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Enjoy art al fresco with Parrish museum's walking tours

Interim director of the Parrish Art Museum Chris

Interim director of the Parrish Art Museum Chris Siefert talks about the genesis of the walking tour art exhibit, which gives the community something to do outdoors during the pandemic.  Credit: Gordon Grant

On a wind-whipped Friday afternoon in late February, roughly 40 people gathered at the Parrish Art Museum in Water Mill. Bundled up in warm coats, some wearing scarves and gloves, they were here for a walking tour of the museum’s outdoor art exhibit —14 acres of sculpture-dotted meadows titled "Field of Dreams." Despite the chilly air and strong winds, the tourgoers kept pace with the docents, stopping to look at a Jim Dine here, a trio of Max Ernsts there.

"I Googled activities for this weekend because I’m sick of sitting at my desk and typing away at my computer talking to nobody," said Trish Neve, a photography agent from Sag Harbor who took the tour with a friend. "I thought it sounded wonderful to get a little culture, even on a cold day. I don’t mind — you can do anything for an hour."

Though the Parrish’s indoor galleries reopened March 12, the museum intends to keep holding its outdoor walking tours. The next tour, which will be led by Longwell, is March 26 at 3 p.m. Beginning April 2, tours will be held weekly. They’re free with museum admission, but advance registration is required.

For local art lovers, the Parrish’s walking tours have been a welcome respite from the indoor isolation of the pandemic. The tours began last summer with the opening of "Field of Dreams," which comprises more than a dozen newly acquired sculptures installed in the grassy lawns surrounding the museum’s concrete, barnlike building. Initially held weekly, the tours regularly filled to capacity and attendance remained strong all winter, when frequency was reduced to one tour per month. Even in January, patrons showed up to tromp over snow-covered ground and gaze at such works as "Untitled" (2014), a frolicking bronze stick-figure by Joel Shapiro, and "Arcs in Disorder" (2006), a collection of curved steel beams by Bernar Venet.

Chris Siefert, the Parrish’s interim director, said he was "pleasantly surprised" by the response. "When you run an arts and cultural institution, you kind of hope for the best and expect something less," he said. "But it’s such a beautiful outdoor setting, and I think people have been missing the ability to even be in a group."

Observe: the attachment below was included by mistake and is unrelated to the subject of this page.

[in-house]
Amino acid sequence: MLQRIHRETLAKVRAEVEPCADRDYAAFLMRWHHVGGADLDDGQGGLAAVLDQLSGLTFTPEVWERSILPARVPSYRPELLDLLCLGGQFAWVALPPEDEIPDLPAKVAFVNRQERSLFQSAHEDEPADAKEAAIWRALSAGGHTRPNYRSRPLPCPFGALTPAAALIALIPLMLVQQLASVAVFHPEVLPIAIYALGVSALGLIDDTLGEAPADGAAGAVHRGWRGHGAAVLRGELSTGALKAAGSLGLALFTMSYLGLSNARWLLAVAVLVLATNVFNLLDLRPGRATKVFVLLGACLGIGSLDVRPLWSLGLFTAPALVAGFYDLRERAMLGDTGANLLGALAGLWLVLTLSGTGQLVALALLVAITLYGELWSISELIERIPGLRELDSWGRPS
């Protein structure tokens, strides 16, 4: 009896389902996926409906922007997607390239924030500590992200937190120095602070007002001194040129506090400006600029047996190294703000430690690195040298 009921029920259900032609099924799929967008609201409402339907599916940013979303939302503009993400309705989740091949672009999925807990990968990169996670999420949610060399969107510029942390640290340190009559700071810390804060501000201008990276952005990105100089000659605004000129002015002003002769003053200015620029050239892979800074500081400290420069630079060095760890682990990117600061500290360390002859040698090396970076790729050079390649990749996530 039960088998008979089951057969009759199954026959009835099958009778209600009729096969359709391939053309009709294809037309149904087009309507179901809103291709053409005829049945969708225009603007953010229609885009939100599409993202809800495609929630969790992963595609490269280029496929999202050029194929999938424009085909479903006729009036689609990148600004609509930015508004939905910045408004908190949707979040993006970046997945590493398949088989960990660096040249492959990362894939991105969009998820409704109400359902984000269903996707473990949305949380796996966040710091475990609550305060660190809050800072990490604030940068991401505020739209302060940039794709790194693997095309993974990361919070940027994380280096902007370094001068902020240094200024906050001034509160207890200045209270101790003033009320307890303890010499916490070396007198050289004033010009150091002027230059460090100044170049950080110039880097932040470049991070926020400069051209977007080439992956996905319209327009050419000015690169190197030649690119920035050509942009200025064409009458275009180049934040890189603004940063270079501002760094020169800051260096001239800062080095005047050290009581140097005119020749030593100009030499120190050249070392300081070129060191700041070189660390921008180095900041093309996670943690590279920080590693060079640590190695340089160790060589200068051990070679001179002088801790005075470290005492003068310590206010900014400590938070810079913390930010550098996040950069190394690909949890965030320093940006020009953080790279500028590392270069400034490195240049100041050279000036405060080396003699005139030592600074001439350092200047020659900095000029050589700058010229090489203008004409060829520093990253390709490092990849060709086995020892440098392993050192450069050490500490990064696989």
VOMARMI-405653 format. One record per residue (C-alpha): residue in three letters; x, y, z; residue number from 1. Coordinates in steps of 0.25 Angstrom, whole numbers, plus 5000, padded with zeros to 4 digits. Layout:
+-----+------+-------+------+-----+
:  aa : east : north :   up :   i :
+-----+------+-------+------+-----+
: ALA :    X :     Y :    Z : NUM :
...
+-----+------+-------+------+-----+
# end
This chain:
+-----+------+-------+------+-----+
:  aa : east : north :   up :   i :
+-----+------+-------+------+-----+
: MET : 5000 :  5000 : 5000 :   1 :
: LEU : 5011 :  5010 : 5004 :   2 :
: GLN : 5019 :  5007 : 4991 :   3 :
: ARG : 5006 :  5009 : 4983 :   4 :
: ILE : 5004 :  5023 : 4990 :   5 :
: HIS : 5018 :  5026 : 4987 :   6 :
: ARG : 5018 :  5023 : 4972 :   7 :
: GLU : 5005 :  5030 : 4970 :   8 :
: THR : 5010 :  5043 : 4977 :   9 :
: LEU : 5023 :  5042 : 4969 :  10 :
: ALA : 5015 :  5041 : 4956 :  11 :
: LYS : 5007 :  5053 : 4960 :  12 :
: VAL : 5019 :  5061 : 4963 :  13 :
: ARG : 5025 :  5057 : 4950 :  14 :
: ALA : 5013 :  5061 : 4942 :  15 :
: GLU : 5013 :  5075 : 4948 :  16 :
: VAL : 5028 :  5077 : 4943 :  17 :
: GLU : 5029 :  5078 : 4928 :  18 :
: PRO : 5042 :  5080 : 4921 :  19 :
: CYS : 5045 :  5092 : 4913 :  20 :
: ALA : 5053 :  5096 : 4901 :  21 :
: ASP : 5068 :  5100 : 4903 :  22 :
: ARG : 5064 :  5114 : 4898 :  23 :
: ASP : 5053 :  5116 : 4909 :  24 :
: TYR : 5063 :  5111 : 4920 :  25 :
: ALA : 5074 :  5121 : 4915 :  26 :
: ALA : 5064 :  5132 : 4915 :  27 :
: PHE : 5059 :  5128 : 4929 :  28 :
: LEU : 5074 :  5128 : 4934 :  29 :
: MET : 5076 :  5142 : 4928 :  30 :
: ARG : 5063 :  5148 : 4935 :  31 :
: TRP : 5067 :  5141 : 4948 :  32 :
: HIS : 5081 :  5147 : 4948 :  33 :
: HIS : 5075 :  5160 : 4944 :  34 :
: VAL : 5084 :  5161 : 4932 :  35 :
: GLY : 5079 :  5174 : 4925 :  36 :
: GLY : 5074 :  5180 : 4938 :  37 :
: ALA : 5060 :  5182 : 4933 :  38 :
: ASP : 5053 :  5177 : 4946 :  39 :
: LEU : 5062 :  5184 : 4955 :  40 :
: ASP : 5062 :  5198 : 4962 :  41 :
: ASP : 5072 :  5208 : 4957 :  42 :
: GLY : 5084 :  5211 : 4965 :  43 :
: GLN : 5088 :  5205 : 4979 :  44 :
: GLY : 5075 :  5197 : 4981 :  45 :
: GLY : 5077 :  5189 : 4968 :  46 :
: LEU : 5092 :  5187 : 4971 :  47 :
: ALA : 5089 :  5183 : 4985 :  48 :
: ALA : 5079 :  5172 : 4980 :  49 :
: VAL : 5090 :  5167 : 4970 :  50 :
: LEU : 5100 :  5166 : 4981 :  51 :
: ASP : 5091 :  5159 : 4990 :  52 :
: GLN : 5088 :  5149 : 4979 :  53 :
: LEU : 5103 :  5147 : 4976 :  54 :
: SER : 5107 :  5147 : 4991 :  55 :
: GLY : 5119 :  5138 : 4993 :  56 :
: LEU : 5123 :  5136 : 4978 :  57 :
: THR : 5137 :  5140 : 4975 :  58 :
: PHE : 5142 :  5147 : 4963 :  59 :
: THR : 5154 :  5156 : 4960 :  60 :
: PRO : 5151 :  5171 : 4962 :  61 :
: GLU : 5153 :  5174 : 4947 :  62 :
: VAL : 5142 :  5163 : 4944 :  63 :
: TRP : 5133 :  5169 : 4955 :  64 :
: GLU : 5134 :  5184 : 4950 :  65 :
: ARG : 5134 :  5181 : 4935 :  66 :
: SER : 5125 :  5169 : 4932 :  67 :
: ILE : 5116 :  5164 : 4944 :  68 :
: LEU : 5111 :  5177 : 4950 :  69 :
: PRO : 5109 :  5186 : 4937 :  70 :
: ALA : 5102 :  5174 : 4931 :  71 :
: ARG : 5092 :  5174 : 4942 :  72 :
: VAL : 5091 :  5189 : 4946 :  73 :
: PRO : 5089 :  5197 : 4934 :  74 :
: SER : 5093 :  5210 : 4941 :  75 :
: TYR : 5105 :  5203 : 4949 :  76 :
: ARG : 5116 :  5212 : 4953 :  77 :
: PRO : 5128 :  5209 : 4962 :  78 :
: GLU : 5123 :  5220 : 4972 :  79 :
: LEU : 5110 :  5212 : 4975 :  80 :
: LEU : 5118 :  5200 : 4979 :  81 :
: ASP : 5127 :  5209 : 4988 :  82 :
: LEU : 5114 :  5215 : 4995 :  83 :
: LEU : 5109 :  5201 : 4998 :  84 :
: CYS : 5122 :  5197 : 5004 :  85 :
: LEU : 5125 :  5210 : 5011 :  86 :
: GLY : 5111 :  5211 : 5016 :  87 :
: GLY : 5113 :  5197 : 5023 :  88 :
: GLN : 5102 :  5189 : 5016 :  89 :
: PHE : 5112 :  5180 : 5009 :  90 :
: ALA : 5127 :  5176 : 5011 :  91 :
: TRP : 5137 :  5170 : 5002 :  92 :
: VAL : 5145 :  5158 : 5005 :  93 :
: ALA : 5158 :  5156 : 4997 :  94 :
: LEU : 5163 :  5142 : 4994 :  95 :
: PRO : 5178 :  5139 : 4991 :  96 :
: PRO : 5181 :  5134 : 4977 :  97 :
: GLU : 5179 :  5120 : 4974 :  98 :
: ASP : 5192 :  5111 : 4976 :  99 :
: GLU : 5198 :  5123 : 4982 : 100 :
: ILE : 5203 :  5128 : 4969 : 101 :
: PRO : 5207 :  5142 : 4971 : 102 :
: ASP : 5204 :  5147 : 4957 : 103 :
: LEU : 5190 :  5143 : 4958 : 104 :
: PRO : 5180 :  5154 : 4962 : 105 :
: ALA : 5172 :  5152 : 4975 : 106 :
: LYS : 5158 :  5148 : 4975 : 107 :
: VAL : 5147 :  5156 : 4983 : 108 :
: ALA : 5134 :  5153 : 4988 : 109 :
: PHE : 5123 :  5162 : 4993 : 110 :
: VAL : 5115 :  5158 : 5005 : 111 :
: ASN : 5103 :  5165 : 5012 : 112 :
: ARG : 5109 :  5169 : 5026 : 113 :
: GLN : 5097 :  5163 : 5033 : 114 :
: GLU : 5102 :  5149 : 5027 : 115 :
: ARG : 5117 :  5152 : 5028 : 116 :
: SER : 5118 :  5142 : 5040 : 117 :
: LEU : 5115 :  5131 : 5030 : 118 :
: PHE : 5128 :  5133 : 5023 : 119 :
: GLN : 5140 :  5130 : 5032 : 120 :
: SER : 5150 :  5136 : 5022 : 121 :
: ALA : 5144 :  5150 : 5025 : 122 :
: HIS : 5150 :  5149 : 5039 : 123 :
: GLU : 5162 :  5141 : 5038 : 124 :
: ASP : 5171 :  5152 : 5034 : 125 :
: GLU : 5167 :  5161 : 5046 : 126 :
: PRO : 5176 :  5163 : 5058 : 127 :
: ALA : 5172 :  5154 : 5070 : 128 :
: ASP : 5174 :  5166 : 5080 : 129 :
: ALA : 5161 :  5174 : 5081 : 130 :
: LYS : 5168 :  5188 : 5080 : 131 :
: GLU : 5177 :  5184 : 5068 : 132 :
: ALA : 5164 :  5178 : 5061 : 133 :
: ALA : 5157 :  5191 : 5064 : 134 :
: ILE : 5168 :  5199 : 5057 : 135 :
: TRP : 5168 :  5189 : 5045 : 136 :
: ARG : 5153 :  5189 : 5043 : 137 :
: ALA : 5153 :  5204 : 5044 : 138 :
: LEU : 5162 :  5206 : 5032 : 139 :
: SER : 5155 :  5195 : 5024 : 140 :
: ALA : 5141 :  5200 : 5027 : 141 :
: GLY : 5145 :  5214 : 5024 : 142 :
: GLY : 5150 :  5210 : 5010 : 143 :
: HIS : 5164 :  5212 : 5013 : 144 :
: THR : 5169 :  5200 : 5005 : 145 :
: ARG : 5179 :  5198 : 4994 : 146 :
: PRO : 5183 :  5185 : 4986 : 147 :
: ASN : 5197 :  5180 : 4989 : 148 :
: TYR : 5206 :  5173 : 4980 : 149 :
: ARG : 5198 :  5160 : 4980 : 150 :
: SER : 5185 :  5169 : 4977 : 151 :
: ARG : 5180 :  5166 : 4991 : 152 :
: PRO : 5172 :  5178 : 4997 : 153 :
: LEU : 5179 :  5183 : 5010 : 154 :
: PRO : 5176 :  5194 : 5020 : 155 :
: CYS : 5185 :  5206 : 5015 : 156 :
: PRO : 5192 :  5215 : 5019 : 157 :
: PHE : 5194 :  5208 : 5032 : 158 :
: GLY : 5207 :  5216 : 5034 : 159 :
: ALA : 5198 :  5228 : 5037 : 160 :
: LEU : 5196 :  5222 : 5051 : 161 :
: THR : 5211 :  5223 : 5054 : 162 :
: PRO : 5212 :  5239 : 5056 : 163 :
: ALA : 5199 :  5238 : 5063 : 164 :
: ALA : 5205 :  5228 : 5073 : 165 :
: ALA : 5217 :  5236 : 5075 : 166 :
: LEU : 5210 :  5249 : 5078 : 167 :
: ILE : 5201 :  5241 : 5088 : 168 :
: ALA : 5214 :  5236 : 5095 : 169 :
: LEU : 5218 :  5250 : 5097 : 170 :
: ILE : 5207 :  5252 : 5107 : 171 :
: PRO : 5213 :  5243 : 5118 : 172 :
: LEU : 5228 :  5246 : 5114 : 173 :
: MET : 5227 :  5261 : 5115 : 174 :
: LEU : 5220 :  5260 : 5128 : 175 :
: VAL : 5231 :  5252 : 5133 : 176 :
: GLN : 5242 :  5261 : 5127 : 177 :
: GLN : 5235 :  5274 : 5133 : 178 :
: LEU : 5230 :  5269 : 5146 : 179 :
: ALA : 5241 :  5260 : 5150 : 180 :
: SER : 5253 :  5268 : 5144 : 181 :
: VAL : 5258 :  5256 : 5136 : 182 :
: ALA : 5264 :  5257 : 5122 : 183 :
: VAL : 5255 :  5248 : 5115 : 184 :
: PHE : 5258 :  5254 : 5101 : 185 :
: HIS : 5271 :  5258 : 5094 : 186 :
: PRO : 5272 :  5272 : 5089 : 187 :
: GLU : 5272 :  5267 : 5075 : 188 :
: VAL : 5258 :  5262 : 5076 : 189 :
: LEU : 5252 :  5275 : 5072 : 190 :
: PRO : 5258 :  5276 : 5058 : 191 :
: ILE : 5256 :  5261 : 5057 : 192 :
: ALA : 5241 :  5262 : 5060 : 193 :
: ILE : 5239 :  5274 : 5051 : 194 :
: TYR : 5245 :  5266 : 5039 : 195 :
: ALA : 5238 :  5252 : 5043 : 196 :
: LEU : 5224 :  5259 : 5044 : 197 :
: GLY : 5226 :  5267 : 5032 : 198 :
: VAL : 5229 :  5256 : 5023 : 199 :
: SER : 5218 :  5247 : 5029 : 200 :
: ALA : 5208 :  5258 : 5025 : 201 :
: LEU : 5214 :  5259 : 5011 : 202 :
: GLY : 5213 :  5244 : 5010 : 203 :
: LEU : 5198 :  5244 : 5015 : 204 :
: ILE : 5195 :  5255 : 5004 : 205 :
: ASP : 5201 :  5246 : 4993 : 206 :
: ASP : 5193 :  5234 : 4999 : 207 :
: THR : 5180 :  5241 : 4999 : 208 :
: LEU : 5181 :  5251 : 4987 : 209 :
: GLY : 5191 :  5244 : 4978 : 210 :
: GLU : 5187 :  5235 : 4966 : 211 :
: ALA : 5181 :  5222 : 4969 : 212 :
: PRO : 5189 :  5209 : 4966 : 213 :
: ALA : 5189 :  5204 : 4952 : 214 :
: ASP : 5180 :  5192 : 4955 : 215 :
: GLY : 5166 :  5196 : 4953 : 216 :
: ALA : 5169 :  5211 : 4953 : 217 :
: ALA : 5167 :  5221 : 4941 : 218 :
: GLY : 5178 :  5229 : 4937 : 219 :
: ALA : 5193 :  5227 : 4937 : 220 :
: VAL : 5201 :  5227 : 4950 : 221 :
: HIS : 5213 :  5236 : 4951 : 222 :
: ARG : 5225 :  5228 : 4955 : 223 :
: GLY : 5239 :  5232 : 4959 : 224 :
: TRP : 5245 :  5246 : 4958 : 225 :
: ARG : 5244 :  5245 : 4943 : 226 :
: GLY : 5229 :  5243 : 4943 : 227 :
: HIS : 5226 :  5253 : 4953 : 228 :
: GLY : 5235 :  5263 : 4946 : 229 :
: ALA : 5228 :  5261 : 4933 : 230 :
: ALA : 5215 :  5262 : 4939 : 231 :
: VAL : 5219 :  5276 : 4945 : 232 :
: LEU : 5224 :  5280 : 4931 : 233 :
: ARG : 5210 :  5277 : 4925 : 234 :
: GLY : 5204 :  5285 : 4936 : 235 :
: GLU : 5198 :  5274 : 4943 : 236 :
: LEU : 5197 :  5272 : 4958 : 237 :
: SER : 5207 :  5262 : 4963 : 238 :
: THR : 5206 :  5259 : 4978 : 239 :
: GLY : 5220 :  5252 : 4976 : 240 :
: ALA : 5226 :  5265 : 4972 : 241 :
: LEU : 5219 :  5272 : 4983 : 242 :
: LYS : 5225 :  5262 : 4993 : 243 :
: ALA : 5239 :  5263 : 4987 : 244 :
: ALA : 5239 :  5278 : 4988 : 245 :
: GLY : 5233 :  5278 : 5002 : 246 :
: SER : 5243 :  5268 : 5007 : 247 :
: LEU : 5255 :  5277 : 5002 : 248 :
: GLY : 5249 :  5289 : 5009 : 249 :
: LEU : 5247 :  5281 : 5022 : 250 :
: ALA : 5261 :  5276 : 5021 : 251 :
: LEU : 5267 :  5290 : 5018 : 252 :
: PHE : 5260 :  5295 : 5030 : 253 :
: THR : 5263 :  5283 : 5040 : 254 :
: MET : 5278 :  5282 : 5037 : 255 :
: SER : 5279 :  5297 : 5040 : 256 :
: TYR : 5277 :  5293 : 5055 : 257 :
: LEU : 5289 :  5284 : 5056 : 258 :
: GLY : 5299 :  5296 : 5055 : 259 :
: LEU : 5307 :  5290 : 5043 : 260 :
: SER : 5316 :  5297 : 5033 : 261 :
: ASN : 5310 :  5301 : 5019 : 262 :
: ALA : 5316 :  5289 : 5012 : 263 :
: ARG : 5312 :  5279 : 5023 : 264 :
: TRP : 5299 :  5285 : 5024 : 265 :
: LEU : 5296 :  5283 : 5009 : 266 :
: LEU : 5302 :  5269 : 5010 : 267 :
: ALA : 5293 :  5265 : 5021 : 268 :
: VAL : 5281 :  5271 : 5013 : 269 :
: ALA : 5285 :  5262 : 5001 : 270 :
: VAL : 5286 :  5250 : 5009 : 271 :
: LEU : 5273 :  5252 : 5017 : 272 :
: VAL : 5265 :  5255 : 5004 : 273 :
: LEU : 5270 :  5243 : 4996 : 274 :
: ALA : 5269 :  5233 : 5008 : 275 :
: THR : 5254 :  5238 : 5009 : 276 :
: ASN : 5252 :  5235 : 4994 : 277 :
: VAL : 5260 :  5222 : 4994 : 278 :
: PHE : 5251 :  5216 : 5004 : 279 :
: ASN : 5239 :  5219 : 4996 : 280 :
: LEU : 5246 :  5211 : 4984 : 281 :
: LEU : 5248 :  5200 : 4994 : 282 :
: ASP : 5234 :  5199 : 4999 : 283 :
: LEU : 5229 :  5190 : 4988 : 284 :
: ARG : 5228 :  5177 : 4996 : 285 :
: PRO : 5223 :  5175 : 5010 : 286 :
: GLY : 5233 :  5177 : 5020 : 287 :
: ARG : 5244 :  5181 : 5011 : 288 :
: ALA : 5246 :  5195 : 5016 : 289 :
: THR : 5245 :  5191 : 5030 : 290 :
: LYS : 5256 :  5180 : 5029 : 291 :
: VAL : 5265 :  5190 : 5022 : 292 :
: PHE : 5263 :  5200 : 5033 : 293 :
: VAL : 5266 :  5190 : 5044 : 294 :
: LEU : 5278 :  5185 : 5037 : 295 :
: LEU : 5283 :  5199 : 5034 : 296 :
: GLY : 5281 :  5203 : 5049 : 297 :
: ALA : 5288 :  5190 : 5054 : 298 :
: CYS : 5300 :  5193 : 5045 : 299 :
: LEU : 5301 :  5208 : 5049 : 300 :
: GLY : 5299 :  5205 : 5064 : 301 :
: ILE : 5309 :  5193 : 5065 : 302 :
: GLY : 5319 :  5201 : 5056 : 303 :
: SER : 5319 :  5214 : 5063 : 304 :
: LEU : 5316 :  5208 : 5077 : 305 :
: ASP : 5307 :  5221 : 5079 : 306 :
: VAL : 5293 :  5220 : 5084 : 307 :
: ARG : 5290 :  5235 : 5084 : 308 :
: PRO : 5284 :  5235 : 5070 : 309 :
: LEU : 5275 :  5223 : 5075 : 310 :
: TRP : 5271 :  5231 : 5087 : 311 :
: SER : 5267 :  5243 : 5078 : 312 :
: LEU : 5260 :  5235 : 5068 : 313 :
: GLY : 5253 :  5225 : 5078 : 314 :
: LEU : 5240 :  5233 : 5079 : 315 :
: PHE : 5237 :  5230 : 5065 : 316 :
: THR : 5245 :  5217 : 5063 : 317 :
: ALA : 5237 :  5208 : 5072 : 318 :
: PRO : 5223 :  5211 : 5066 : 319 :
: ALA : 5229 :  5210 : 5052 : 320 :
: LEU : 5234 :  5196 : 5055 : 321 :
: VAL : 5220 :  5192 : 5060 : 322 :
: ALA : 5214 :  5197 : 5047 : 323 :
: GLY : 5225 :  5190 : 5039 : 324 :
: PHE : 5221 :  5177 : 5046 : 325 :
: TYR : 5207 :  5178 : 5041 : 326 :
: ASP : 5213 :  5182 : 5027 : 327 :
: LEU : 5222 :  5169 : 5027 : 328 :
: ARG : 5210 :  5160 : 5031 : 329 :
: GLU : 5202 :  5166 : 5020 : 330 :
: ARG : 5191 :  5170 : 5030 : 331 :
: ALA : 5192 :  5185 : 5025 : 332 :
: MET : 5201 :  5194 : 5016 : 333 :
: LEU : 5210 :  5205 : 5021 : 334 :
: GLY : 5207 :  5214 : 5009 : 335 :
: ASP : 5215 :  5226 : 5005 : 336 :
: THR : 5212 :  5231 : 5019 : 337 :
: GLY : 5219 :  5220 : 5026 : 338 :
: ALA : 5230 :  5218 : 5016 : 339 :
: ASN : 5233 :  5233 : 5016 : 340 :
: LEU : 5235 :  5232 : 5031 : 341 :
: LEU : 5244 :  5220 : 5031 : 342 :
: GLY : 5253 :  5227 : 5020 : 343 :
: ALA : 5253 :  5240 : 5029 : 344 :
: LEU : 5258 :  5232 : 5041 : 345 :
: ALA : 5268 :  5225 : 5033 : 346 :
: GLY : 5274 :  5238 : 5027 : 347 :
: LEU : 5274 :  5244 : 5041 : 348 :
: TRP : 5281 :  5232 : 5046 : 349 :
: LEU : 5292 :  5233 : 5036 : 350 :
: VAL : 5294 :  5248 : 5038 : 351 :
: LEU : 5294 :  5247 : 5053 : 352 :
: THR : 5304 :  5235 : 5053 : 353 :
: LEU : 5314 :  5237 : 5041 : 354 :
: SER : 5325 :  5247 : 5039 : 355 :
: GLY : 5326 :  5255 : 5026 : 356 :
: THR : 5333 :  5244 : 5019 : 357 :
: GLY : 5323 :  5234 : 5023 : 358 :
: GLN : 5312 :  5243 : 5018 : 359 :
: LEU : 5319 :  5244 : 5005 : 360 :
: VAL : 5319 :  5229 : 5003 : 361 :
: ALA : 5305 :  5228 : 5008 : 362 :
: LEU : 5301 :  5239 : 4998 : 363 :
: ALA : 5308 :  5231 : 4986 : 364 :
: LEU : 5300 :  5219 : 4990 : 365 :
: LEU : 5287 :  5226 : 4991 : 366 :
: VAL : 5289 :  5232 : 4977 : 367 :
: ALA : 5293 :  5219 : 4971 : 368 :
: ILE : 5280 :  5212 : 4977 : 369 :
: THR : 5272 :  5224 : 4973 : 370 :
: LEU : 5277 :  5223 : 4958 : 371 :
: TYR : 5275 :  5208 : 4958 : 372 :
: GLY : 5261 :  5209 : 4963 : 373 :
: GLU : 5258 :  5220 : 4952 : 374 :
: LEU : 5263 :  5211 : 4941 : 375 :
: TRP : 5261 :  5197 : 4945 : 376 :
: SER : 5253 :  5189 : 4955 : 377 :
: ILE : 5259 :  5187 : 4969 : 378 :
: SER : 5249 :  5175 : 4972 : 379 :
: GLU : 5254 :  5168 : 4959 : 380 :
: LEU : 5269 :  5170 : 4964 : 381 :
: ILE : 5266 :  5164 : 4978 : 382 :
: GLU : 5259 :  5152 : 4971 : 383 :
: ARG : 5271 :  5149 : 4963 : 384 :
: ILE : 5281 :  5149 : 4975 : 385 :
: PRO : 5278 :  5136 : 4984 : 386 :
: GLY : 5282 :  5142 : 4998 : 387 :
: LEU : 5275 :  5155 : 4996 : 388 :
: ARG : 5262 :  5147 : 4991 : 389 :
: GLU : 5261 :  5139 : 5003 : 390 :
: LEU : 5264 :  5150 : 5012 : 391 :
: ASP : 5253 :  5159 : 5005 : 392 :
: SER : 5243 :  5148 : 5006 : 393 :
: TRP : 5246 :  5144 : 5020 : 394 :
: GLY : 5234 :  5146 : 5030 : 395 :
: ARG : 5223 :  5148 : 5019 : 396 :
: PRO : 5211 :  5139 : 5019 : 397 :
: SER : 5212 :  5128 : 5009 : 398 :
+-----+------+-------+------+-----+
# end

BUILDING 'DREAMS'

"Field of Dreams" was hatched early in 2020 when Parrish staff realized that the museum would be closed for the foreseeable future. "We had to close our galleries and look to the outside of the building, where we might be able to welcome people," said Alicia Longwell, the Lewis B. and Dorothy Cullman chief curator at the Parrish. "It just seemed like the time was right."

Meetings began in May and plans solidified in June, according to Siefert. "This is the kind of project that in a real-world environment for a museum might take a year," he said. "There’s a lot of sourcing, a lot of dialogue with curators, there’s budgets to figure out, partnerships to build." Nevertheless, the exhibit officially opened Aug. 20 and the first walking tour was in September. "We had the right team that came together," Siefert said.

The tour takes in a total of 16 newly acquired sculptures, including Dine’s mock-classical torso "The Hooligan" (2019), Joel Perlman’s welded-steel "East Gate" (1989) and several totemic bronze heads by the Spanish artist Jaume Plensa. Tours also take in an existing pair of sculptures from Roy Lichtenstein — "Tokyo Brushstroke I and II" (1994) —which has been stationed at the museum’s entry point just off Montauk Highway since 2014.

"We looked for sculpture that would be engaging and interesting," said Longwell. "The thing about sculpture is that people relate one-on-one to the physical presence. You can’t walk into, or around, a painting."

A SURPRISE GUEST

During last month’s tour, patrons who stopped to admire a temporary installation, "Bonac Blind," found the artist himself standing nearby. Scott Bluedorn, an East Hampton native, explained to the crowd that his piece — a whimsically reimagined duck blind featuring a bed and a wood-burning stove — is a comment on rising real estate prices and housing insecurity on Long Island. "I might actually live in it," Bluedorn said, noting that he’s been unable to find an affordable apartment in the area.

Tour capacity can be as high as 48 patrons, depending on staffing; guides divide attendees into smaller groups. Masks are required at all times. Children and well-behaved dogs are welcome.

"It’s totally volunteer, and we’re happy to do it," said docent Mary Lou Cohalan of Bayport, her fingers reddening in the February cold. "The volunteers have almost gotten out of the business of volunteering because of COVID. This is as much a pleasure for the docents as it is for the people who come here."

Gloria Honeck of Water Mill couldn't agree more. "It’s nice to get out of the house and be among people," she said while strolling through the meadows last month. "This is lovely," she said of the late-winter weather. "The snow is melting, I see green under the snow. I smell spring!"

“Field of Dreams” walking tours

WHEN | WHERE 3 p.m. Friday and then 2 p.m. Fridays starting April 2, Parrish Art Museum, 297 Montauk Hwy., Water Mill

INFO Free with museum admission, advance registration required; 631-283-2118, parrishart.org

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